If n>1, then this transformation does not satisfy either of the properties required of a linear transformation. For example, we saw Example 1 of Section 2.3 that

det (A1+A2) ≠ det (A1) + det (A2)

in general. Moreover, det (cA) =C n det (A), so

det (cA) ≠c det (A)

in general. Thus, T is not linear transformation.

Properties of Linear Transformation

If T:V→W is a linear transformation, then for any vectors v1 and v2 in V and any scalars c1 and c2 , we have

T (c1 v1 +c2 v2) = T (c1 v1 ) + T (c2 v2) = c1T (v1 ) + c2T (v2)

and more generally, if v1 ,v2 ,…, vn are vectors in V and c1,c2 ,…, cn are scalars, then

T (c1 v1 +c2 v2 +…+ cn vn ) =

c1T (v1 )+c2T (v2 )+…+ cnT(vn ) (1)

Formula (1) is sometimes described by saying that linear transformations preserve linear combinations.

Theorem 8.1.1

If T:V→W is a linear transformation, then:

- T (0) = 0
- T (-v ) = -T (v ) for all v in V
- T (v-w ) = T (v ) - T (w) for all v and w in V

Proof.

(a) Let v be any vector in V. Since 0v=0, we have

T (0)=T (0v)=0T (v)=0

(b)T (-v) = T ((-1)v) = (-1)T (v)=-T (v)

(c)v-w=v+(-1)w; thus,

T (v-w)= T (v + (-1)w) = T (v) + (-1)T (w)

= T (v) -T (w)

Finding Linear Transformations from Images of Basis

If T:V→W is a linear transformation, and if {v1 ,v2 ,…, vn } is any basis for V, then the image T (v) of any vector v in V can be calculated from images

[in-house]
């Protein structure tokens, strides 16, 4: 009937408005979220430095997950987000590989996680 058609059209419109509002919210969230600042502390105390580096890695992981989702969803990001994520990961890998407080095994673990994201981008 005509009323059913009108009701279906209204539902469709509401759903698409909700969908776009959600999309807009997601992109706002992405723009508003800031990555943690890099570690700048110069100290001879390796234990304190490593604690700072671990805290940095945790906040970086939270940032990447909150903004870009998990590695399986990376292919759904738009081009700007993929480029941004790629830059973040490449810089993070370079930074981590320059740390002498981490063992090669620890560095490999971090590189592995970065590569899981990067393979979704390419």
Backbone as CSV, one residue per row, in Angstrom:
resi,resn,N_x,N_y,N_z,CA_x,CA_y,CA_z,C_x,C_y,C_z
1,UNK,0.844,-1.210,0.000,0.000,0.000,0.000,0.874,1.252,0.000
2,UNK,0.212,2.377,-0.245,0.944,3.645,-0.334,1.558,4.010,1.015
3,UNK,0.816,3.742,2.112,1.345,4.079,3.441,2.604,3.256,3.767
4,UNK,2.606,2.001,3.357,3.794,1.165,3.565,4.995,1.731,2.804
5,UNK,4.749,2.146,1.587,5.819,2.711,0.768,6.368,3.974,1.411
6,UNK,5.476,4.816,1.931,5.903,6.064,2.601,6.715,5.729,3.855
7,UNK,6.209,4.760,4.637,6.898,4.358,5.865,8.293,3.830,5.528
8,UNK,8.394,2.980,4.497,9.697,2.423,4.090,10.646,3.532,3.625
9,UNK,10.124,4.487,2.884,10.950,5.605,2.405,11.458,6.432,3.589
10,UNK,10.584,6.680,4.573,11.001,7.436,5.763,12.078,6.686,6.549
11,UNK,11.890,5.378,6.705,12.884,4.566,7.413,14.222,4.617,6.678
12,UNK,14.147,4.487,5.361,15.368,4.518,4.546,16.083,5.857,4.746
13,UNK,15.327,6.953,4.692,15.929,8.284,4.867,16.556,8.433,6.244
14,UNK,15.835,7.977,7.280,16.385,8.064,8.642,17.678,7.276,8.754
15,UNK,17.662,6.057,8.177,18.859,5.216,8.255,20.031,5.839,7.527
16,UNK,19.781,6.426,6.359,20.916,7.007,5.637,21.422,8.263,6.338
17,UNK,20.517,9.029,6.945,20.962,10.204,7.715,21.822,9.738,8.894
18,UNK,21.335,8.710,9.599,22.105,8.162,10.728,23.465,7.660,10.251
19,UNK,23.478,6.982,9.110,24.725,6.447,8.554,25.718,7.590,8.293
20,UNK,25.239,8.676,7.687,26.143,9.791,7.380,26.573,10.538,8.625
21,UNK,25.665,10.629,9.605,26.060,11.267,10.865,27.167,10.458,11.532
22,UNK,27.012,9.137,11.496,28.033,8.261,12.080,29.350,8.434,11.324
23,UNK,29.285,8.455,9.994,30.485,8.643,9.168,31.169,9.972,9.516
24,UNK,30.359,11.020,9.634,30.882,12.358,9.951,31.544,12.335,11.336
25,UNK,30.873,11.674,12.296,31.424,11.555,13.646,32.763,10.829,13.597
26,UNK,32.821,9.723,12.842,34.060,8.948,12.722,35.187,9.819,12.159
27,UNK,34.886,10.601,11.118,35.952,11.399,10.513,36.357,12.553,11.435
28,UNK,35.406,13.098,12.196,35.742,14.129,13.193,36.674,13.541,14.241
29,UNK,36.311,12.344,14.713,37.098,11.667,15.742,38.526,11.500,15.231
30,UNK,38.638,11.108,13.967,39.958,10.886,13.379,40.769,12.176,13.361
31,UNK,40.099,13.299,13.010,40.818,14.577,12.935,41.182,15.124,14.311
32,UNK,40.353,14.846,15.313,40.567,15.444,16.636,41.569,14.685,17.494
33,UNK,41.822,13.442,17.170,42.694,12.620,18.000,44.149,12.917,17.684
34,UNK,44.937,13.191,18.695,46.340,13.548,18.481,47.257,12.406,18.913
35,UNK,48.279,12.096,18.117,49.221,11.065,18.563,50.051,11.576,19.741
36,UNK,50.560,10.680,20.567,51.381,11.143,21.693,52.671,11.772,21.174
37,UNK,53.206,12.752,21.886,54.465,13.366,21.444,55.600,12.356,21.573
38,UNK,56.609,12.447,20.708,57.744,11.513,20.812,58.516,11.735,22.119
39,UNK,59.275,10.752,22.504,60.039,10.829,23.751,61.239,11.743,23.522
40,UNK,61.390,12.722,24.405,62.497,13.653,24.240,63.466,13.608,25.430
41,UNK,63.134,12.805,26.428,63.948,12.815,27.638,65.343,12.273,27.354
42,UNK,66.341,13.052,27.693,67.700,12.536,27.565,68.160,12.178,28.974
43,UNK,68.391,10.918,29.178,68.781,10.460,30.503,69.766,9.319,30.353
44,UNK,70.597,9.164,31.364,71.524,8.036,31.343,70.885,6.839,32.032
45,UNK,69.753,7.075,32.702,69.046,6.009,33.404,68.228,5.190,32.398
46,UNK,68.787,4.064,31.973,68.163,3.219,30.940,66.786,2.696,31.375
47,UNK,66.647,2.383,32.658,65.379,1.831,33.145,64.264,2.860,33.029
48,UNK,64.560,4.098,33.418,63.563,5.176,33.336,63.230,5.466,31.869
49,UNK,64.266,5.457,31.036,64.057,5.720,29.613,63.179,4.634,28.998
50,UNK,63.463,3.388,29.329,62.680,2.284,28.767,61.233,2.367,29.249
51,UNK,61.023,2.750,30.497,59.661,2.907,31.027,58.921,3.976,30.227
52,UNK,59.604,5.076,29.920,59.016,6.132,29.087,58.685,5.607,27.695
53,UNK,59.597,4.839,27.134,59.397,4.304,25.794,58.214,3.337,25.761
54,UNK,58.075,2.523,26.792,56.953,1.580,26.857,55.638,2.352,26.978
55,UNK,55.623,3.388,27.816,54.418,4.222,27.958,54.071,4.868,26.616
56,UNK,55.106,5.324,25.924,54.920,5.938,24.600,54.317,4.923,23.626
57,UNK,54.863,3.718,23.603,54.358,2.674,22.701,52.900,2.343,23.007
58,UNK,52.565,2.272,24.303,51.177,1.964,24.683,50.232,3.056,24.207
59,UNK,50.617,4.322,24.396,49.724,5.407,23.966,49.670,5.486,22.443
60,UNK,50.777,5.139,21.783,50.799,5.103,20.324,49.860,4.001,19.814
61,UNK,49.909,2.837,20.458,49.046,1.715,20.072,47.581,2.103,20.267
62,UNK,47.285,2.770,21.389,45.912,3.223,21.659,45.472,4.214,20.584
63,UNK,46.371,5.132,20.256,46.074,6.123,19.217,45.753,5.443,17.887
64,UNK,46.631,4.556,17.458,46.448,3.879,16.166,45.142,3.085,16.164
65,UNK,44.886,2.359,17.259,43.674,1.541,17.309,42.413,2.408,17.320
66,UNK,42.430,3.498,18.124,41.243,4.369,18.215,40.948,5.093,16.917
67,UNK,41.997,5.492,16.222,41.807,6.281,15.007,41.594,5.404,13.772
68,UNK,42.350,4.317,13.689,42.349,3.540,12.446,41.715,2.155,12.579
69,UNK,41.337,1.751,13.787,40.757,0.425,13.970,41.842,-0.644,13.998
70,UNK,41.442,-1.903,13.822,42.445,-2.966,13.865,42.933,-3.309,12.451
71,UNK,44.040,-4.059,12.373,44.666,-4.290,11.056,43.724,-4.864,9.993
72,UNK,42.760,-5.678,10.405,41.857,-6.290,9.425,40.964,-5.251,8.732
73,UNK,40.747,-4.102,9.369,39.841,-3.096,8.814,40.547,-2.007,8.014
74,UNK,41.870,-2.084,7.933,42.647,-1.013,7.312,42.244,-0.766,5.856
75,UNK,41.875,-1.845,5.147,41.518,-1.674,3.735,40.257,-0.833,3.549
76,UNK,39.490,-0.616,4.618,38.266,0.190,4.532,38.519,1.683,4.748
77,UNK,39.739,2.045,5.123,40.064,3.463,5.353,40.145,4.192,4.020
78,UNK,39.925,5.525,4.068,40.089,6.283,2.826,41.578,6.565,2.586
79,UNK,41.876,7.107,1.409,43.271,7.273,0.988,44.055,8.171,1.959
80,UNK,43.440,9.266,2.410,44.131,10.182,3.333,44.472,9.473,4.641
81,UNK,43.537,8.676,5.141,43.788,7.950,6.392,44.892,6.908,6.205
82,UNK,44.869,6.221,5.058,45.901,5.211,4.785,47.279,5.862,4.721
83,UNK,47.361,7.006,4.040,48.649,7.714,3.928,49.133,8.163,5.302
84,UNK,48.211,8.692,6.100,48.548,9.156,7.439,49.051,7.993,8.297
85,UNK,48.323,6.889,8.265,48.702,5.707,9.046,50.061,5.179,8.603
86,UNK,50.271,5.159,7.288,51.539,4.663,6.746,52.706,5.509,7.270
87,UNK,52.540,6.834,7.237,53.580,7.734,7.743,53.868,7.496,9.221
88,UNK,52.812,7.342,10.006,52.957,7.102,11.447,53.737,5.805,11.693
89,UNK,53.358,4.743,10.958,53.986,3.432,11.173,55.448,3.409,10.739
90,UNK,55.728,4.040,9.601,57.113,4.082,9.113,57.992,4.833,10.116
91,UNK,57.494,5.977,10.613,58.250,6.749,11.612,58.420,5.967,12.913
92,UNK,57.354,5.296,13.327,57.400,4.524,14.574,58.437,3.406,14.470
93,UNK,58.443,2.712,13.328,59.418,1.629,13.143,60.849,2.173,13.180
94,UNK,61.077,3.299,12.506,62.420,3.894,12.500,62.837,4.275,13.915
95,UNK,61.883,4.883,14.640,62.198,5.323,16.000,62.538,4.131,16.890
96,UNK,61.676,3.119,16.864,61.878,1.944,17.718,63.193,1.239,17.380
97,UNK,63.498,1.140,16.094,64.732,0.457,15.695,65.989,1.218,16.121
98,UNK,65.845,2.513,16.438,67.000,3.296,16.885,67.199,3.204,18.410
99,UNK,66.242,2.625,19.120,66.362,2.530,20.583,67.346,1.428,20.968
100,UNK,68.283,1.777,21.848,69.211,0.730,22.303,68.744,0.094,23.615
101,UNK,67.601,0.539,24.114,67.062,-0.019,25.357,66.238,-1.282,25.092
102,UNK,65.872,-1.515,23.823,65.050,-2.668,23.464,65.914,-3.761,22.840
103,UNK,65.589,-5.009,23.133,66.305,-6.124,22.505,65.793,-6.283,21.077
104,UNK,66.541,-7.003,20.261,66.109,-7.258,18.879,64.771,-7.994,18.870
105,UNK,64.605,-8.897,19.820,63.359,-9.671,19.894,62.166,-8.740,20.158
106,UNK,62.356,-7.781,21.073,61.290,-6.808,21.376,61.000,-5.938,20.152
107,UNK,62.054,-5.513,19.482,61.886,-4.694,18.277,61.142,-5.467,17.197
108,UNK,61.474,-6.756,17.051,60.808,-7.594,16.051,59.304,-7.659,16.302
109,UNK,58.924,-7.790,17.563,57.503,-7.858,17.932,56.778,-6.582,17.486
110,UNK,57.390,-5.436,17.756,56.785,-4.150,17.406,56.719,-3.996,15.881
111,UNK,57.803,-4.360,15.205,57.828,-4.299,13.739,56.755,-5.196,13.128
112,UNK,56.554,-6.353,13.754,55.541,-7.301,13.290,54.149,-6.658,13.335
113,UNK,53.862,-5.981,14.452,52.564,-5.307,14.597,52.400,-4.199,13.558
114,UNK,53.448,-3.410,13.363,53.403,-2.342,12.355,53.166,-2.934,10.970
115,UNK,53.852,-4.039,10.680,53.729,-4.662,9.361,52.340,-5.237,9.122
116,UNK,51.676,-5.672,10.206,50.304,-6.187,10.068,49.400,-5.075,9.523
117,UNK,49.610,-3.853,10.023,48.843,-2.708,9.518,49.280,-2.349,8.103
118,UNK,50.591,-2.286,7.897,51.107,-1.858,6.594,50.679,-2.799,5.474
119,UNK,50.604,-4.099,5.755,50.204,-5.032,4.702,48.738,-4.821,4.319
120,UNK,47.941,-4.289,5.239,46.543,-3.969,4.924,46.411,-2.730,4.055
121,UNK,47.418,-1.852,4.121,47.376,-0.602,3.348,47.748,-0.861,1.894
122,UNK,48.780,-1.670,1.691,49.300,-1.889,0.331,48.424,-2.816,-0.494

T (v1), T (v2), …, T (vn)

of the basis vectors. This can be done by first expressing v as a linear combination of the basis vectors, say

v = c1 v1+ c2 v2+…+ cn vn

and then using Formula(1) to write

T (v) = c1 T (v1) + c2 T (v2) + … + cn T (vn)

In words, a linear transformation is completely determined by its images of any basis vectors.

Example 14Computing with Images of Basis Vectors

Consider the basis S = {v1 ,v2 , v3 } for R3 , where v1 = (1,1,1), v2 =(1,1,0), and v3 = (1,0,0). Let T: R3 →R2 be the linear transformation such that

T (v1)=(1,0), T (v2)=(2,-1), T (v3)=(4,3)

Find a formula for T (x1,x2, x3); then use this formula to compute T (2,-3,5).

Solution.

We first express x = (x1,x2, x3) as a linear combination of v1 =(1,1,1), v2 =(1,1,0), and v3 = (1,0,0). If we write

(x1,x2, x3) = c1 (1,1,1) + c2 (1,1,0) + c3 (1,0,0)